Omega-3 fatty acids moderate effects of physical activity on cognitive function.  

PubMed

Greater amounts of physical activity (PA) and omega-3 fatty acids have both been independently associated with better cognitive performance. Because of the overlapping biological effects of omega-3 fatty acids and PA, fatty acid intake may modify the effects of PA on neurocognitive function. The present study tested this hypothesis by examining whether the ratio of serum omega-6 to omega-3 fatty acid levels would moderate the association between PA and executive and memory functions in 344 participants (Mean age=44.42 years, SD=6.72). The Paffenbarger Physical Activity Questionnaire (PPAQ), serum fatty acid levels, and performance on a standard neuropsychological battery were acquired on all subjects. A principal component analysis reduced the number of cognitive outcomes to three factors: n-back working memory, Trail Making test, and Logical Memory. We found a significant interaction between PA and the ratio of omega-6 to omega-3 fatty acid serum levels on Trail Making performance and n-back performance, such that higher amounts of omega-3 levels offset the deleterious effects of lower amounts of PA. These effects remained significant in a subsample (n=299) controlling for overall dietary fat consumption. There were no significant additive or multiplicative benefits of higher amounts of both omega-3 and PA on cognitive performance. Our results demonstrate that a diet high in omega-3 fatty acids might mitigate the effect of lower levels of PA on cognitive performance. This study illuminates the importance of understanding dietary and PA factors in tandem when exploring their effects on neurocognitive health. PMID:24813150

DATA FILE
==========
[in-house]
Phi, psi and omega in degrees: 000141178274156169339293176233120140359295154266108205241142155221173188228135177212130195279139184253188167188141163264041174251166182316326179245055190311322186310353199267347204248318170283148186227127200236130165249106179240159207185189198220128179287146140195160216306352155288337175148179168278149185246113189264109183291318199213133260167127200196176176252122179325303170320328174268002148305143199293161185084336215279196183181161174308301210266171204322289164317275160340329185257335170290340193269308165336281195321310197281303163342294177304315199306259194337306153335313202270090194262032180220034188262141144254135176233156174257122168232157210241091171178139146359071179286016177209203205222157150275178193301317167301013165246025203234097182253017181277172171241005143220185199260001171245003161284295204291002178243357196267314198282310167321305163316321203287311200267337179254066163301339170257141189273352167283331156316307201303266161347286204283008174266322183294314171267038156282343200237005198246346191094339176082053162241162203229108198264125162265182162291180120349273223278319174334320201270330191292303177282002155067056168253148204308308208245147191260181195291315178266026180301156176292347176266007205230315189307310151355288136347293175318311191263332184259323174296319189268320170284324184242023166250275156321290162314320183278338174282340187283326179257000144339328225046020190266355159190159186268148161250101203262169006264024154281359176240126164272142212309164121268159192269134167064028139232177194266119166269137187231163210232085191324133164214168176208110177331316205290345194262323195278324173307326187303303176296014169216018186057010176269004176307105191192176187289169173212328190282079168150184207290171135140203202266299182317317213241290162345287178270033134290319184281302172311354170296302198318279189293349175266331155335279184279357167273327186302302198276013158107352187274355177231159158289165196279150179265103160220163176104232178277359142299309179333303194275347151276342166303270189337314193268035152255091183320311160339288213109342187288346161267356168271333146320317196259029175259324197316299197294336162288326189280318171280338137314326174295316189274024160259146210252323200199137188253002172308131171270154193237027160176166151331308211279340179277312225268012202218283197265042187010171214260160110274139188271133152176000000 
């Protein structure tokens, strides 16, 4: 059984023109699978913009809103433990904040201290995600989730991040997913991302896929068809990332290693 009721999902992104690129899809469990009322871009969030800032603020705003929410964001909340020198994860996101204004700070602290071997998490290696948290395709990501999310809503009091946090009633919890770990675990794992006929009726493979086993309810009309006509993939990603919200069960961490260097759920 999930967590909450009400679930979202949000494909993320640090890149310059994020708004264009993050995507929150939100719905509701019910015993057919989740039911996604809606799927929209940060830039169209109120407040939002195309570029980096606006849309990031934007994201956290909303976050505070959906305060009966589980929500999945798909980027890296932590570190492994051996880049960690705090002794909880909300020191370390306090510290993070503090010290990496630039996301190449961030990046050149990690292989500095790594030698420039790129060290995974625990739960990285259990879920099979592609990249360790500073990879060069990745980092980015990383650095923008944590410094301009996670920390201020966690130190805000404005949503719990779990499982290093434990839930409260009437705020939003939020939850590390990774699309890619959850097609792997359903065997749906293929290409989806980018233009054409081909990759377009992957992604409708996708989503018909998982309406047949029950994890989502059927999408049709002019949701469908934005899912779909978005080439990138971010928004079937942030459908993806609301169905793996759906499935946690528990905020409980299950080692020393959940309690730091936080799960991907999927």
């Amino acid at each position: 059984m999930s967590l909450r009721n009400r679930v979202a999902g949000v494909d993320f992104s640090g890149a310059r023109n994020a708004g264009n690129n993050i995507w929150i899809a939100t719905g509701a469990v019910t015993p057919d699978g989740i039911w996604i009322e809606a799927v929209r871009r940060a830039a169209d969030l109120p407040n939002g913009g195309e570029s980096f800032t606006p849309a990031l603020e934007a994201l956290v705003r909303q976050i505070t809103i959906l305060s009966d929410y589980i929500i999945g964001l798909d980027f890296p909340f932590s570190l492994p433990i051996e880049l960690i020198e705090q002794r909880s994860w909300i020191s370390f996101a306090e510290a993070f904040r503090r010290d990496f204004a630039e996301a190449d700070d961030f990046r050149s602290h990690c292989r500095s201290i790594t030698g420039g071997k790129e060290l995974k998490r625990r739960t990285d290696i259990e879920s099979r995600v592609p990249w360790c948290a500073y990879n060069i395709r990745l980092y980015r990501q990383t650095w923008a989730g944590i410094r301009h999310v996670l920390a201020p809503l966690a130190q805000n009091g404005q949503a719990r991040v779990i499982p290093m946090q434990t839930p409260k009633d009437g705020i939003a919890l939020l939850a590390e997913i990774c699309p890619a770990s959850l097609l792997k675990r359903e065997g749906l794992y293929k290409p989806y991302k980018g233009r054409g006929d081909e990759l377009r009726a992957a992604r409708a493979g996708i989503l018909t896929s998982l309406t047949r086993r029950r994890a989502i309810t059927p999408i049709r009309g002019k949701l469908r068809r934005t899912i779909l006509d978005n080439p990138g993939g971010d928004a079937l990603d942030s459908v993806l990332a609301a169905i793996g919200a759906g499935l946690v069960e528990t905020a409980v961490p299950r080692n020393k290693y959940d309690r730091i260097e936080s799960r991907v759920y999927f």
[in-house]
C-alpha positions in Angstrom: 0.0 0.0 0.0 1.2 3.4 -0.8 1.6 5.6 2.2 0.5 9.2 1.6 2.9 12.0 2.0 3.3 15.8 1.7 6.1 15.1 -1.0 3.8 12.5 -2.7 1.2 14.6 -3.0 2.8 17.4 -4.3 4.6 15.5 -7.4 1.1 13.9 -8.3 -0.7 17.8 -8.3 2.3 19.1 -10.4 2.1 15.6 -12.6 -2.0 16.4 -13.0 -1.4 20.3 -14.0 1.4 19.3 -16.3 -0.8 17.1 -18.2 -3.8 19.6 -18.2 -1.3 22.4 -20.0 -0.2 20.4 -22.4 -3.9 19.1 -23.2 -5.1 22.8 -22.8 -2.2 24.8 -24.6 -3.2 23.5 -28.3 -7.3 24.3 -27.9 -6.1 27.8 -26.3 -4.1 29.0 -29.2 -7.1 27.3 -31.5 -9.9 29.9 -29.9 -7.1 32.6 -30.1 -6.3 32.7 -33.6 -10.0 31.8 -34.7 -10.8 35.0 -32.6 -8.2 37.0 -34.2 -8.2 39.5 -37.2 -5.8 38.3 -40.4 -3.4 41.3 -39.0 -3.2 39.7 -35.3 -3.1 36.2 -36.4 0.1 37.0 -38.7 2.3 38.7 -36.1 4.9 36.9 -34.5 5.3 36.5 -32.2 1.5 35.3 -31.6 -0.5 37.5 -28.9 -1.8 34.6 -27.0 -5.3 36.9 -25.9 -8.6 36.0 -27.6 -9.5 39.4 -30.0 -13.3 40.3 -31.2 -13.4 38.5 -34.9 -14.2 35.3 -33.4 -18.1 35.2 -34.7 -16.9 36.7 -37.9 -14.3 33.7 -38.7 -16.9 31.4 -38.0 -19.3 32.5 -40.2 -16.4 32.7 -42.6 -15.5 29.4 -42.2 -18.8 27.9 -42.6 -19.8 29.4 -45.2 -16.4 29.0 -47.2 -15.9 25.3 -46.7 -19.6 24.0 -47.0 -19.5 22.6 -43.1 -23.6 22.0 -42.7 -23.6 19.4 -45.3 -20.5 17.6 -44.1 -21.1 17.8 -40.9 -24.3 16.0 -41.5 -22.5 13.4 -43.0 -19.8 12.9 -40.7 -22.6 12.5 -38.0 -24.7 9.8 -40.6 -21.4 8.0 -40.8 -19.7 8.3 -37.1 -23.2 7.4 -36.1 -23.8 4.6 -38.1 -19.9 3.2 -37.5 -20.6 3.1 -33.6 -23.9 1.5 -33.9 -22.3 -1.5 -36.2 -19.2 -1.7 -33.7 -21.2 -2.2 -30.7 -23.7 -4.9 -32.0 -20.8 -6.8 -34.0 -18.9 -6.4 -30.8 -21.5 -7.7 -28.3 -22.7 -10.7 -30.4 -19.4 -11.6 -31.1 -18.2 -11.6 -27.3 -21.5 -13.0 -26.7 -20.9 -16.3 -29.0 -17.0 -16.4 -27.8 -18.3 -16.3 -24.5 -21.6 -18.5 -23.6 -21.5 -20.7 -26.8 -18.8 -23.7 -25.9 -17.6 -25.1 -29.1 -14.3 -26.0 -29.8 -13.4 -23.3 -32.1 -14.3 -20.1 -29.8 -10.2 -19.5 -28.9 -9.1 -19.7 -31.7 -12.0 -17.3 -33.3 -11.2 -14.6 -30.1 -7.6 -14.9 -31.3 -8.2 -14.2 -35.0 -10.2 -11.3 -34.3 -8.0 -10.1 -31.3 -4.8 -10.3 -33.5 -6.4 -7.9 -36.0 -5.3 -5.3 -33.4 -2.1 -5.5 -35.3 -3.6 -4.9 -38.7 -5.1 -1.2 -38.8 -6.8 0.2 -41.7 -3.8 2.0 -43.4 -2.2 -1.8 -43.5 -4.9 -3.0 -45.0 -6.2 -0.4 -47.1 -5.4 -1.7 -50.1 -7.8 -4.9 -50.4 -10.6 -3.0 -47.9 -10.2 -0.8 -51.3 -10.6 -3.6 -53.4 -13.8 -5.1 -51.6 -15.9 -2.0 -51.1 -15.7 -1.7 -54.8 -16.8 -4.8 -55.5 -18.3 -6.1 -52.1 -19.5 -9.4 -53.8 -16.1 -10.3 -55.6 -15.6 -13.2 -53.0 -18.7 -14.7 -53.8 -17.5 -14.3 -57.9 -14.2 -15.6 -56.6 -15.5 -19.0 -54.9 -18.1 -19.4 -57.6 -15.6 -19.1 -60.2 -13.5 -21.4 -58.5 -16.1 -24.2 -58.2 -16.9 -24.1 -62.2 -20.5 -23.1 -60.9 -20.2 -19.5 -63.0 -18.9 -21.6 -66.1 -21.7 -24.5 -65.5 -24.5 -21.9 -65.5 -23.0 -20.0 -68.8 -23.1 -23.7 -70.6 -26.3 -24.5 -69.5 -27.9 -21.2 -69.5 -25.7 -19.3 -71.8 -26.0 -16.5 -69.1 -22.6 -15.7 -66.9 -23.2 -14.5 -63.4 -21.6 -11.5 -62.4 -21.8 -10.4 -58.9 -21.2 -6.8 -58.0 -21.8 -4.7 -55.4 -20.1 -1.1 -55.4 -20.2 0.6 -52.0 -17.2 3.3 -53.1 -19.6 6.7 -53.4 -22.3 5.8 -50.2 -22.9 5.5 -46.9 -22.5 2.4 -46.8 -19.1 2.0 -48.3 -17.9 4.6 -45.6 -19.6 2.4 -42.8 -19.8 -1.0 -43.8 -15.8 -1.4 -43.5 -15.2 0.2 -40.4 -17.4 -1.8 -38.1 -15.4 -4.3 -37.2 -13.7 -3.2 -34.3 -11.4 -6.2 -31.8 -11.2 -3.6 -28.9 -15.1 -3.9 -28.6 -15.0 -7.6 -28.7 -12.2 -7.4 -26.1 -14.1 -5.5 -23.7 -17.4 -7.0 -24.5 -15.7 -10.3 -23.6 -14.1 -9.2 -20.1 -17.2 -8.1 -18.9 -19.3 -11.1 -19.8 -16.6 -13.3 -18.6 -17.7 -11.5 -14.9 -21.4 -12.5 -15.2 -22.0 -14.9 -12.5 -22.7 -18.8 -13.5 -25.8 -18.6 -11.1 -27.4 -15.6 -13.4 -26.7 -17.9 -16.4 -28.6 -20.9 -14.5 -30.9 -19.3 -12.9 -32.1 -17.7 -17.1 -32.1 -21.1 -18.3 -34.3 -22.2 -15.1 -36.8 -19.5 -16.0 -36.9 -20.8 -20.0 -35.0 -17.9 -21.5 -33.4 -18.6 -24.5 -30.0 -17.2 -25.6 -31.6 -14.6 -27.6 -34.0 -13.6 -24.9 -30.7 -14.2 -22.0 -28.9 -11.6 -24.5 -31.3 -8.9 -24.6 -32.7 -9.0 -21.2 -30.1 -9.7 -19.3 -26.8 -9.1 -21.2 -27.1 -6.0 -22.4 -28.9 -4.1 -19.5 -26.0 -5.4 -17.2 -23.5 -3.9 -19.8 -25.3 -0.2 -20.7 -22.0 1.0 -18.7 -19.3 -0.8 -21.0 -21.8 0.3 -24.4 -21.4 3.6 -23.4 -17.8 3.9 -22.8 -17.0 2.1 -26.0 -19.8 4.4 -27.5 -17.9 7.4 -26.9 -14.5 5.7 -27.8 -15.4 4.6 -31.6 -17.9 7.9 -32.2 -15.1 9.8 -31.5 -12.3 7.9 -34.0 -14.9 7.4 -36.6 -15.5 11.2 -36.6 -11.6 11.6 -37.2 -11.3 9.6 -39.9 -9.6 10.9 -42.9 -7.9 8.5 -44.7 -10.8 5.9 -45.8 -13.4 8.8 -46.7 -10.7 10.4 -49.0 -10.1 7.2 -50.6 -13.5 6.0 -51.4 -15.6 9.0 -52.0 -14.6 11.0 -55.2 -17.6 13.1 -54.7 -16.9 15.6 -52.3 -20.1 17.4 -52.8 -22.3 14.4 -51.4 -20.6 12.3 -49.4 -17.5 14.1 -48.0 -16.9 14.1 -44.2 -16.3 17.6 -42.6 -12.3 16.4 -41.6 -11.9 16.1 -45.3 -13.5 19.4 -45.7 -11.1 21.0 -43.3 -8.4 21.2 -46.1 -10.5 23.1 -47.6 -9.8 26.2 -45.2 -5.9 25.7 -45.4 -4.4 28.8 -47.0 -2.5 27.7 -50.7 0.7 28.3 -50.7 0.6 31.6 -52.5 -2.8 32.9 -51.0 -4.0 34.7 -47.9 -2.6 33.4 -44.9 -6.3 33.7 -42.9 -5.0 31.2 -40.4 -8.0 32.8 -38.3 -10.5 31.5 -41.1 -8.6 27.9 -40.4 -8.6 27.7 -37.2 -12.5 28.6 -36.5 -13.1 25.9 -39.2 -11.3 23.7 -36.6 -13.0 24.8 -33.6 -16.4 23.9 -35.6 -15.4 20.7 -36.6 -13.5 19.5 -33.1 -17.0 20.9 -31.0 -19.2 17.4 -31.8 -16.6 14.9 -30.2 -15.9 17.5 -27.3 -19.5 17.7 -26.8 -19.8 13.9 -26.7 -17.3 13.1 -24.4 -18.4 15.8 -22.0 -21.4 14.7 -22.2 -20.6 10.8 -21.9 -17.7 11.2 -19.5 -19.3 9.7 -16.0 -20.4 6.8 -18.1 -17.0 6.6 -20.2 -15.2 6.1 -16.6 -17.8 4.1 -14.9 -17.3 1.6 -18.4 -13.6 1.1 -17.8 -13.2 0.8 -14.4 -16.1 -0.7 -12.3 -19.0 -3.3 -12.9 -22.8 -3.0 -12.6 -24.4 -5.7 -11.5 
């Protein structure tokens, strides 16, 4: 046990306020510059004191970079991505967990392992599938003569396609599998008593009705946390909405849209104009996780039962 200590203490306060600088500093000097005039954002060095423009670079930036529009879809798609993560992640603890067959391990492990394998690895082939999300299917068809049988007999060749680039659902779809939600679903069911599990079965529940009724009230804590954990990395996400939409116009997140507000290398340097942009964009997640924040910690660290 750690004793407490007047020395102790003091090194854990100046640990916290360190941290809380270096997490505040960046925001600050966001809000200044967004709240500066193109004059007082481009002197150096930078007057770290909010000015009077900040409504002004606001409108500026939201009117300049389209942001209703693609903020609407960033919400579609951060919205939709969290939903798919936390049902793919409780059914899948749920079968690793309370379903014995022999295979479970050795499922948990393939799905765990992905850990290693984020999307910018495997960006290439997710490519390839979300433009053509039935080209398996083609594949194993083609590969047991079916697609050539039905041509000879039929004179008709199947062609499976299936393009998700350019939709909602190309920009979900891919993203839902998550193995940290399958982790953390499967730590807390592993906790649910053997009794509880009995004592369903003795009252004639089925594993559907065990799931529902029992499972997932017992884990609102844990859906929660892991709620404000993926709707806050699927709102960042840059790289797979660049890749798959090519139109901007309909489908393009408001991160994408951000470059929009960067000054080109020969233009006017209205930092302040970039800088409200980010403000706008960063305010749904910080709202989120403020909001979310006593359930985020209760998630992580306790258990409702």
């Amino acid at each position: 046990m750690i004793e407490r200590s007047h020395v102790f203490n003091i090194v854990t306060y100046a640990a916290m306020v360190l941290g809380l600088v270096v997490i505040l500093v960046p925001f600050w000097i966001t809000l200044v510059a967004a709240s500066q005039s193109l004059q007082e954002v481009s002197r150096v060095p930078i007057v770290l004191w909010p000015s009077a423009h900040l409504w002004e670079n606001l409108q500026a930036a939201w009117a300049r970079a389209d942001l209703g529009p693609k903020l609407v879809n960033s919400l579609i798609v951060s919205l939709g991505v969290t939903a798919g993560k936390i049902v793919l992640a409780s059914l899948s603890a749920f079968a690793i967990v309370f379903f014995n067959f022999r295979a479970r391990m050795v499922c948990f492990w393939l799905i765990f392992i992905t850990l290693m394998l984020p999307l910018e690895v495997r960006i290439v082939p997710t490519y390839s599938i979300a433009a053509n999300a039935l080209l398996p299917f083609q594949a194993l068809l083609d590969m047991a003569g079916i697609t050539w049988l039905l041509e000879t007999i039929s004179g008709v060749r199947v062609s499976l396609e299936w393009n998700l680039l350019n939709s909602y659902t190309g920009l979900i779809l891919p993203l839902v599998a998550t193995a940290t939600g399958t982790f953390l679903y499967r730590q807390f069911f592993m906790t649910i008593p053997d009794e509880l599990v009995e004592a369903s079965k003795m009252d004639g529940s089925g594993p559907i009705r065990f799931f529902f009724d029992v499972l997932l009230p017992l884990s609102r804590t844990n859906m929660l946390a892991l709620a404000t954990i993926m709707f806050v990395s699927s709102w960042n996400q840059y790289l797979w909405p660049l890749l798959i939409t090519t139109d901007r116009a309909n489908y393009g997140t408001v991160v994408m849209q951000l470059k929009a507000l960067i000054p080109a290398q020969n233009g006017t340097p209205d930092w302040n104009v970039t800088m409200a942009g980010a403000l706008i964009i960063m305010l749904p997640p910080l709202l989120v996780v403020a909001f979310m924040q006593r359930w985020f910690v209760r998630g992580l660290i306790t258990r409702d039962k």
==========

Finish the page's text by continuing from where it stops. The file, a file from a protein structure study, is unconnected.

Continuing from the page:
Leckie, Regina L; Manuck, Stephen B; Bhattacharjee, Neha; Muldoon, Matthew F; Flory, Janine M; Erickson, Kirk I

2014-07-01

284